Best career option
2017-05-24 06:06:25 UTC
How can i decide which career is best for me?
2017-05-24 06:10:43 UTC
Determine what you like to do
A lot of people look to others to determine their career paths. Think about people you respect and what they do for work. Take time to map out your wants and to match your skills with skills that are actively sought within certain fields of work. This will involve a fair bit of research work but it is well worth it
Identify the skills you use when you're doing the thing(s) you enjoy
Look at the things you are good at doing already. These will give you a very good indication of what you are likely to enjoy doing by way of a career. For instance, perhaps you like being with animals. Already this simple but important enjoyment opens up a very broad field of work for you that encompasses such possible jobs as caring for animals, veterinary work, animal advocacy, transporting animals, calming animals (e.g., horse whispering), making animal clothing and feed items, running a pet store, etc. Once you have identified a potential field, you are then ready to match your skills.
Think of fields broadly.
A field of work is far more than a single job. It is an area in which many jobs or trades are possible and you should be able to consider your training and interests in terms of looking for a career path that will give you a shot at least five related types of jobs that are available within that field.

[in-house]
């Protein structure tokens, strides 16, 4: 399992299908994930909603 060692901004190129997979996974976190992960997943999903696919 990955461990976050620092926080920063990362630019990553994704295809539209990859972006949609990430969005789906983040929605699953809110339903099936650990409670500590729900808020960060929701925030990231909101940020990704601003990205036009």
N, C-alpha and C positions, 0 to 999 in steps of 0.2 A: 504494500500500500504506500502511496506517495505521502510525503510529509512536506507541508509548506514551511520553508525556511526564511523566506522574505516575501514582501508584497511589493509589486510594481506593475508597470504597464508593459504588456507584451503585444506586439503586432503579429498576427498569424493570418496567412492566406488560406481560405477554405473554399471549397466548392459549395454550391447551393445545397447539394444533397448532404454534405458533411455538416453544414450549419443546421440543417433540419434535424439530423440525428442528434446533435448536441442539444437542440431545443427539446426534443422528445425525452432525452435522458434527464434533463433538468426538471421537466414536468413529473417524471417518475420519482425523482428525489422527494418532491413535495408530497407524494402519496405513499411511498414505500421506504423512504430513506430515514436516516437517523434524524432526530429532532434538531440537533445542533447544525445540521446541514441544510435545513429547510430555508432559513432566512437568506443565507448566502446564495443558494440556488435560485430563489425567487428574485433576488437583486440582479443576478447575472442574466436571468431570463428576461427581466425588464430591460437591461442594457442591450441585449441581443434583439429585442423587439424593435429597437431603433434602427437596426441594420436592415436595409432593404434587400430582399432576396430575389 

Consider cross-field work
When working out what you would like to be and what you will need to study to get to this point, give consideration to the possibilities involved in crossing fields; for instance, many teachers are good with word skills and hence make excellent editors and publishers. Think outside the square your title bestows (or will bestow) upon you
Learn as much as possible
about the qualifications required for fields that interest you. Library, Internet and direct contact research will be required here. It is also helpful to ask your school, local community services, university, etc. for assistance in career choices and development. Your thorough research will help you to determine quickly which areas you want to study in, as well as the depth of study required. Dig deep and look at third and fourth year subject/skills training requirements as well, so that you don't find any nasty surprises awaiting you, such as additional time or harder skills that do not match your interests or abilities.
Find people who work in the field
and learn from them. Once you have worked out which specific jobs interest you, speak to those already working in these areas. This will enable you to hear their suggestions and to ask them what they like and dislike about the field in which they work. Sometimes you may even have an opportunity to do some work experience with a place that interests you, to help you to "get a feel" for the work involved.
Here you go. You have selected a path, now stay positive and stick to it.